On April 30, 1789, George Washington, standing on the balcony of Federal Hall on Wall Street in New York, took his oath of office as the first President of the United States. "As the first of every thing, in our situation will serve to establish a Precedent," he wrote James Madison, "it is devoutly wished on my part, that these precedents may be fixed on true principles."
Many of us feel like this upcoming election is futile, incapable of producing any useful results. That kind of thinking wasn't a factor in the minds of any of the following Americans who made their dreams come true no matter the mountains they had to climb.
Henry John Heinz (October 11, 1844 – May 14, 1919) In 1869 ,Heinz began packing foodstuffs on a small scale in Sharpsburg, Pennsylvania. It was there he founded Heinz Noble & Company with a friend, L. Clarence Noble, and began marketing horseradish.The company went bankrupt in 1875, but the following year Heinz founded F Heinz, with his brother and a cousin. One of this company’s first products was tomato ketchup.
William Wrigley Jr. (September 30, 1861–January 26, 1932) Wrigley was a salesman and industrialist. Wrigley started his own business in 1891, Wm. Wrigley Jr. Company in Chicago selling Wrigley’s Scouring Soap. In 1892 Wrigley got the idea of offering two packages of chewing gum with each can of baking powder. The idea was such a huge success that he began marketing chewing gum under his own name.
Edison's To-Do List... AWESOME!
Theodore Roosevelt, then U.S. Vice President, delivered a speech at the Minnesota State Fair on September 2, 1901 in which included the famous phrase…”Speak softly and carry a big stick; you will go far”. He was referring to the idea of negotiating peacefully, but carry a “big stick”, or the military, for political power.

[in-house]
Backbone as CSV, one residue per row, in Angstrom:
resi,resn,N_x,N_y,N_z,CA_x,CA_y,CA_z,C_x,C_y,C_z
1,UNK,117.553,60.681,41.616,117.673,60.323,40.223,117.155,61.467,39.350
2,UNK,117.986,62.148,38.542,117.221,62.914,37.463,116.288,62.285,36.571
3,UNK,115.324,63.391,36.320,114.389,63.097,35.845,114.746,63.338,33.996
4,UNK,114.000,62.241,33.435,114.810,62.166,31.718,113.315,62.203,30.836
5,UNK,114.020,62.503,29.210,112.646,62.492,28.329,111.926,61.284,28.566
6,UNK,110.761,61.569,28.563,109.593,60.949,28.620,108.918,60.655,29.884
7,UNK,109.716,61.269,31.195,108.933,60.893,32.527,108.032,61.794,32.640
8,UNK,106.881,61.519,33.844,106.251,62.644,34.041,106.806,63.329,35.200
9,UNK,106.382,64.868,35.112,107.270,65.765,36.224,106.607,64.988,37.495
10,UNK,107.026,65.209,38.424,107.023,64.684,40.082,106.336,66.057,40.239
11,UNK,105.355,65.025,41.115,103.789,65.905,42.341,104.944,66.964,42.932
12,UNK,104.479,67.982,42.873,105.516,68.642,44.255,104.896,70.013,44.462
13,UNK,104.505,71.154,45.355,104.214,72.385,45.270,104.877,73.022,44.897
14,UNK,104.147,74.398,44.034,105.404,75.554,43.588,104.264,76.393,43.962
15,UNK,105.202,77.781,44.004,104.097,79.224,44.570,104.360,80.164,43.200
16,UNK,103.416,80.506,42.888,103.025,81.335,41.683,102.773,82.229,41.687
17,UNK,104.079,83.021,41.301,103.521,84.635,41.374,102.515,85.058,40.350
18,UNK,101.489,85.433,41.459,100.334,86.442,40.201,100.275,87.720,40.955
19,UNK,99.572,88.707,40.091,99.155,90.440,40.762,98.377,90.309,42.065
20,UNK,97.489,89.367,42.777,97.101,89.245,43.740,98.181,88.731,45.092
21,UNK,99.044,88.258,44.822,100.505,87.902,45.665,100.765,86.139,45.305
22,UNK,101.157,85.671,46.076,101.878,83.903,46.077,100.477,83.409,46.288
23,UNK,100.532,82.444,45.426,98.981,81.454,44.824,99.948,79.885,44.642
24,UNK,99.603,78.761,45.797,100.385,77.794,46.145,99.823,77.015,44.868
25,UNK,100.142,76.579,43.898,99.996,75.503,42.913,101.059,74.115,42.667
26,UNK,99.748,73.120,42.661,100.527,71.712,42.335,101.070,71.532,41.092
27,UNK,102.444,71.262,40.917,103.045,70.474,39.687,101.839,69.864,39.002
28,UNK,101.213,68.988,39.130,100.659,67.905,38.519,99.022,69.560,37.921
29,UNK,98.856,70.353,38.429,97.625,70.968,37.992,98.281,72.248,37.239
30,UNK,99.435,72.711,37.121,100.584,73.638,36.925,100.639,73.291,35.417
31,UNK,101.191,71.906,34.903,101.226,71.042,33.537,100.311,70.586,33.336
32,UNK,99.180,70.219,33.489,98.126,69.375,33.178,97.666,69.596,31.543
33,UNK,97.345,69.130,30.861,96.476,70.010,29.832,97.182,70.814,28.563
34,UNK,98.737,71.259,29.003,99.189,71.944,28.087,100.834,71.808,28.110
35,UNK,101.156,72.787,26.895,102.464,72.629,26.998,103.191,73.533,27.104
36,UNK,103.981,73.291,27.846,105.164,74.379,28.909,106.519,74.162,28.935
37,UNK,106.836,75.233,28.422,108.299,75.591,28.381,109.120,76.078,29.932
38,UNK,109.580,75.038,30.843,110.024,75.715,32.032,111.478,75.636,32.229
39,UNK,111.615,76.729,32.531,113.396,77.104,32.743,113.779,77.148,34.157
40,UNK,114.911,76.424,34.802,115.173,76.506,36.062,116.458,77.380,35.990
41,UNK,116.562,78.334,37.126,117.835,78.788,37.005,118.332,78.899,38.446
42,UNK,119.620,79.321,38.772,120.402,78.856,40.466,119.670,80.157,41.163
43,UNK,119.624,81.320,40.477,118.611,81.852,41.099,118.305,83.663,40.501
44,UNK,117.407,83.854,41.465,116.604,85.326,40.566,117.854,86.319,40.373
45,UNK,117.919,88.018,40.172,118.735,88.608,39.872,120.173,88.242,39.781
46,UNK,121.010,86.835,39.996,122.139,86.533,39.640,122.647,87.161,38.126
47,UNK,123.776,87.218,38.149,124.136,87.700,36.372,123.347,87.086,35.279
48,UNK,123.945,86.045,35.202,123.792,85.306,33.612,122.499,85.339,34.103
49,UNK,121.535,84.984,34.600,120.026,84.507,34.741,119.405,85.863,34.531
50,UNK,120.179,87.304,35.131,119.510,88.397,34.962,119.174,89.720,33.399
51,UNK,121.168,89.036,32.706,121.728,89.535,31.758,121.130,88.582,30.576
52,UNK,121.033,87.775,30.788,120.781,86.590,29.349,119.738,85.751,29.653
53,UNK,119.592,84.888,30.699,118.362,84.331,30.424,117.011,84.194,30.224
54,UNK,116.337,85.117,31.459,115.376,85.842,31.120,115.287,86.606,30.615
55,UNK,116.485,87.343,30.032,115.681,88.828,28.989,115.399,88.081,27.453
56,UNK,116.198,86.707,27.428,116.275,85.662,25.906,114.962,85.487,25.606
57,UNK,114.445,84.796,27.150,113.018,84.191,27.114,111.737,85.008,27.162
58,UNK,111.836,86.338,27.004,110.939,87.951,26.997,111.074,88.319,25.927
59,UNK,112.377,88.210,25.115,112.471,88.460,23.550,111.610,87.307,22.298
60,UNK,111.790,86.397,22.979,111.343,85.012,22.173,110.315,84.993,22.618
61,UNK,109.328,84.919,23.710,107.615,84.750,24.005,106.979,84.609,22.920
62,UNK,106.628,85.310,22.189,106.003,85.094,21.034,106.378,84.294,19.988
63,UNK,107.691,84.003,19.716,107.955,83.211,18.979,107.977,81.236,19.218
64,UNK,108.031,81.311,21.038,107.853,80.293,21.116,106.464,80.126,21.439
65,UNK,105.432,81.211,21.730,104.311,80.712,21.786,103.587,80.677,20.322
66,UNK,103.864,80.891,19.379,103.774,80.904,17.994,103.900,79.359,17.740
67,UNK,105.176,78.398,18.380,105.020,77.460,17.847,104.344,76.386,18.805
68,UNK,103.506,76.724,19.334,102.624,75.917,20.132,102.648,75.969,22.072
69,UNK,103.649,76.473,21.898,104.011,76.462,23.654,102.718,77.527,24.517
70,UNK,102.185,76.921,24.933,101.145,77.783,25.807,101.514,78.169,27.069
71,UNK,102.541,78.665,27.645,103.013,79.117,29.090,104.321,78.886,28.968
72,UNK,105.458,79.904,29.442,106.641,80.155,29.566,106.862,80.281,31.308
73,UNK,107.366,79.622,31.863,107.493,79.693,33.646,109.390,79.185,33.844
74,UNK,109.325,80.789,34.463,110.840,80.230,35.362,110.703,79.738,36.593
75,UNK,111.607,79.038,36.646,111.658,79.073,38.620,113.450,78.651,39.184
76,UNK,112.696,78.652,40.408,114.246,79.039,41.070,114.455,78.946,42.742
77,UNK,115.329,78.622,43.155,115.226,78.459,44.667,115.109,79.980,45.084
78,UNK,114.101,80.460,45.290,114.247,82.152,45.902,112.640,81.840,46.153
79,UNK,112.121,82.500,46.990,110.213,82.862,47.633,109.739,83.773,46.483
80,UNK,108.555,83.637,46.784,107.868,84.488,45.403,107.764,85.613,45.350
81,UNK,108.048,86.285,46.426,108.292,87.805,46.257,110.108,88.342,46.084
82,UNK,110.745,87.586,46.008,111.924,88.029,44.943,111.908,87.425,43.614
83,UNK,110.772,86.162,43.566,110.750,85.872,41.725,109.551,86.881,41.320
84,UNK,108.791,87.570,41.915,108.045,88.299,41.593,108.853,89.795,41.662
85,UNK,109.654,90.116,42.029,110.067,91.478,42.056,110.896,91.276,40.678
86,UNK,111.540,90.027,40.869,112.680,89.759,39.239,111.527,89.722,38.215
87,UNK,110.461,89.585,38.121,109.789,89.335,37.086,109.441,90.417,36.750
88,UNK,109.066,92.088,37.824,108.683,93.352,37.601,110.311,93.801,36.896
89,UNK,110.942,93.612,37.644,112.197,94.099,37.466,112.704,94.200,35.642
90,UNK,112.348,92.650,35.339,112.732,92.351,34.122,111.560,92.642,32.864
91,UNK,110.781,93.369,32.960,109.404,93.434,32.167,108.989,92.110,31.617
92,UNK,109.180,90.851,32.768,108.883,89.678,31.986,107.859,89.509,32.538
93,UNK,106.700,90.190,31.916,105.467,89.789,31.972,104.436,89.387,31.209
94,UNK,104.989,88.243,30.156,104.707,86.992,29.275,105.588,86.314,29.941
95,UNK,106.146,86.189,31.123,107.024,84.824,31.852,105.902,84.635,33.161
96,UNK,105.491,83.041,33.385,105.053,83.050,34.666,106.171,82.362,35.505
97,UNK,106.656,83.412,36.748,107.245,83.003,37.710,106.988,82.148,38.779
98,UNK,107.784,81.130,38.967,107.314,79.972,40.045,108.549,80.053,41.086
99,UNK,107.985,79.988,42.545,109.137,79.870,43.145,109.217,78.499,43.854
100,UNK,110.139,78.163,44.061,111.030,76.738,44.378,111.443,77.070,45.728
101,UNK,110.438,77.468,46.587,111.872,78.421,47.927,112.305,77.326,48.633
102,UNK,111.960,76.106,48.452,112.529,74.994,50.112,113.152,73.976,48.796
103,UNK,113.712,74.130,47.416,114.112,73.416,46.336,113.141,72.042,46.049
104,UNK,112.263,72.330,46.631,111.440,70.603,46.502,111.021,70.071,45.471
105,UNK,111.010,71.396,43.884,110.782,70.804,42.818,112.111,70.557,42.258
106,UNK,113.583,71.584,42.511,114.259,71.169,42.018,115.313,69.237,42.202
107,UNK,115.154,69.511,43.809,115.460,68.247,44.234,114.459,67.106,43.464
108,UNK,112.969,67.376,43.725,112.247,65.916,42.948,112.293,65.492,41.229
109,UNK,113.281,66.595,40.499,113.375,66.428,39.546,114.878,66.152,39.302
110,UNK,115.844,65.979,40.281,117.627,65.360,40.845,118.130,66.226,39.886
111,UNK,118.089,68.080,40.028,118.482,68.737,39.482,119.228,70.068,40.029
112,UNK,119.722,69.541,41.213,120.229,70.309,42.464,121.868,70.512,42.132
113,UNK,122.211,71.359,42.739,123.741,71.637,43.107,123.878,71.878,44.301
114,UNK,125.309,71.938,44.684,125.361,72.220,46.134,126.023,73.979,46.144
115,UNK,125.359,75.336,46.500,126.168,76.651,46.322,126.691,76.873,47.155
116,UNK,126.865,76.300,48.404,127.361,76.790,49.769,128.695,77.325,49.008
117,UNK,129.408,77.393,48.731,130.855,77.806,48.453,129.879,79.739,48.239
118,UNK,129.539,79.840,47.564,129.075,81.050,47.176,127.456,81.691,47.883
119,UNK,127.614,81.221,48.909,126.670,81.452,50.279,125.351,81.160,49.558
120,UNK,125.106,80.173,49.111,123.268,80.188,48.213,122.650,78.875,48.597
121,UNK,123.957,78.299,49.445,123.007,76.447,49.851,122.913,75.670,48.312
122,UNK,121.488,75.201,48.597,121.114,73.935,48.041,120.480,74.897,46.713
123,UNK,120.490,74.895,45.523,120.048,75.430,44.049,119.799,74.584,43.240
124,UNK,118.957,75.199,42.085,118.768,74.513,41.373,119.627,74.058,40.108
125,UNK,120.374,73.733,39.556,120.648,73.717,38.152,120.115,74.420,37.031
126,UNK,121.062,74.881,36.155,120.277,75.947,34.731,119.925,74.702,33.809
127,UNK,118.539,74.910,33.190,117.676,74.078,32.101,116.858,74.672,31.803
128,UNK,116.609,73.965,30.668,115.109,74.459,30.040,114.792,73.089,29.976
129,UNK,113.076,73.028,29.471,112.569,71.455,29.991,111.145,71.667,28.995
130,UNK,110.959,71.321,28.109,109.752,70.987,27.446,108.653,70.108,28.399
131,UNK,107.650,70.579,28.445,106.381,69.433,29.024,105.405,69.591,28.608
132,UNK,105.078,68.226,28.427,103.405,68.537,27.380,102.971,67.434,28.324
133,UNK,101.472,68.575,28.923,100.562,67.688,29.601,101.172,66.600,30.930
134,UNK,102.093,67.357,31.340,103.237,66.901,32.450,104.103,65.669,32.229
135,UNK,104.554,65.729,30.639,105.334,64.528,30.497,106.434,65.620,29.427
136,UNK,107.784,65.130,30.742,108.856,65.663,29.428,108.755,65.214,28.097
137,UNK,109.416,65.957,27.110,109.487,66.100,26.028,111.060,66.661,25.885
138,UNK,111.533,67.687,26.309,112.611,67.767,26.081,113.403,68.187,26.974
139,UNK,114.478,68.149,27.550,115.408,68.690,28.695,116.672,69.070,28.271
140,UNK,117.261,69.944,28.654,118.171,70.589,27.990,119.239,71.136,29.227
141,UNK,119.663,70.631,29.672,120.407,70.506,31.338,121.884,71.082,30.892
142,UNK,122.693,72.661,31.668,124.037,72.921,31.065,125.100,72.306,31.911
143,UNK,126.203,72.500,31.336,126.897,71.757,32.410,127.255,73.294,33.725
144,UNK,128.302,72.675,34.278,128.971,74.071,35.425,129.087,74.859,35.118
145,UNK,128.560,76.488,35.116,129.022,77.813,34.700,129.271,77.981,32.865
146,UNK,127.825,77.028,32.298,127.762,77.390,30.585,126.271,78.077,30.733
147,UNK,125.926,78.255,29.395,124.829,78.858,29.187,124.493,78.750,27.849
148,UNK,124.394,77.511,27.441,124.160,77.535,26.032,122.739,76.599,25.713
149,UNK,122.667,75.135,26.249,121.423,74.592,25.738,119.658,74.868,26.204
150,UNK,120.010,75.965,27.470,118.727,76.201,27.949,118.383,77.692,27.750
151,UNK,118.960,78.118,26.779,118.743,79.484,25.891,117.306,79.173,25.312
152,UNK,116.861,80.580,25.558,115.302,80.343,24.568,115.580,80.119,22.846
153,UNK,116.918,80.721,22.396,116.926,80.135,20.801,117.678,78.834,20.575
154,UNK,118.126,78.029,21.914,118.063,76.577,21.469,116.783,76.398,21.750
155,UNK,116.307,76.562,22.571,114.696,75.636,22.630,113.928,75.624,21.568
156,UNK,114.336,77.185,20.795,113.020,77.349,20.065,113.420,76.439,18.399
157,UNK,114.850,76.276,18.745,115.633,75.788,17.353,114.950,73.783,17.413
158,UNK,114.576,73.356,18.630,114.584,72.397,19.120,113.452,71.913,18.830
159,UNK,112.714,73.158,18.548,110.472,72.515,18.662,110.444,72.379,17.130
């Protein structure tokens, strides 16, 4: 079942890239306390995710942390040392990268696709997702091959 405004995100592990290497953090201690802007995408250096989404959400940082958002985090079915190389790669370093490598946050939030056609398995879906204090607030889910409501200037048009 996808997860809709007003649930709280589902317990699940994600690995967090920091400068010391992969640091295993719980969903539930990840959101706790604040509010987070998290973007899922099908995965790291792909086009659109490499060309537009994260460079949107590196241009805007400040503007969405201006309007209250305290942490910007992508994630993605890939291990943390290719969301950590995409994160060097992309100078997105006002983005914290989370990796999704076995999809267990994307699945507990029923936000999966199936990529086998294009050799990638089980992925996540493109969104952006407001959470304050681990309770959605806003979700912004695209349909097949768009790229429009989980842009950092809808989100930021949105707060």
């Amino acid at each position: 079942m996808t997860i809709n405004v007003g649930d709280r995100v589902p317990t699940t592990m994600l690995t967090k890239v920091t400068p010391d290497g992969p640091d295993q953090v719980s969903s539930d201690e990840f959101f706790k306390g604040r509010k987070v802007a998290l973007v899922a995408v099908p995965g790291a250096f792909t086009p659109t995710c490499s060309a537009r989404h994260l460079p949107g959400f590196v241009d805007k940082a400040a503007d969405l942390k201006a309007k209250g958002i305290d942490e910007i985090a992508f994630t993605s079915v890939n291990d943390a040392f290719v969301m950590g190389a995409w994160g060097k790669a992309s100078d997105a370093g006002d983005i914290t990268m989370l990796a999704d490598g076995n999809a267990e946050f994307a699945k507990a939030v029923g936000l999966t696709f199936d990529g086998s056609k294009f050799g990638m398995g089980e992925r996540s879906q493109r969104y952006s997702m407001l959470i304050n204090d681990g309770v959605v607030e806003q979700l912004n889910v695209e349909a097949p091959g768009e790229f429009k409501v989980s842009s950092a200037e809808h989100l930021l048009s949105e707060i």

Presidents with direction and abilities to lead our country...
June 29, 1956, President Dwight D. Eisenhower signed the Federal Aid Highway Act, know as the Interstate Highway Act. Ike was convinced of the overwhelming need for safer and speedier highways. He had served as a young Lieutenant Colonel in the Transcontinental Convoy, and had seen the ease of German autobahns during World War II. The President also felt that newer, multi-lane highways were essential to a strong national defense.
October 1, 1890: Yosemite Established as National Park On this day in 1890, President Benjamin Harrison signed a bill into law creating Yosemite National Park. This law decreed that about 1,500 square miles of public land in the California Sierra Nevada would be preserved for the public trust.
...and the foresight to preserve what was important.
“A garden for every child, every child in a garden.” -The United States School Garden Army On May 5, 1917, Herbert Hoover was appointed by President Wilson to be the United States Food Administrator. The U.S. had just entered World War I, and Hoover mobilized Americans to produce and conserve food supplies. Among the kitchen war efforts were Meatless Mondays and Wheatless Wednesdays.
Defining moments in our history where we pulled together as a nation, giving us a sense of pride in being an American.
Construction of the Empire State Building
After 14 years of construction, the Brooklyn Bridge in New York was opened to traffic on May 24, 1883. The bridge, originally referred to as the New York and Brooklyn Bridge, is one of the oldest suspension bridges in the United States. It connects the New York City boroughs of Manhattan and Brooklyn by spanning the East River with 1,595.5 feet.
What do all of these people have in common? They were all brave enough to make their dreams come true. It didn't matter that their goals seemed impossible, they just kept trudging on to achieve. Americans are like that, we believe we CAN and that will be our saving grace. We've got a lot of hard work ahead of us in the next 4 years, maybe in the next 20 to correct the mess we are in. But there has to be a starting point, I'm hoping we can begin November 7th.
*All photos and links can be found on America the Beautiful board on Pinterest.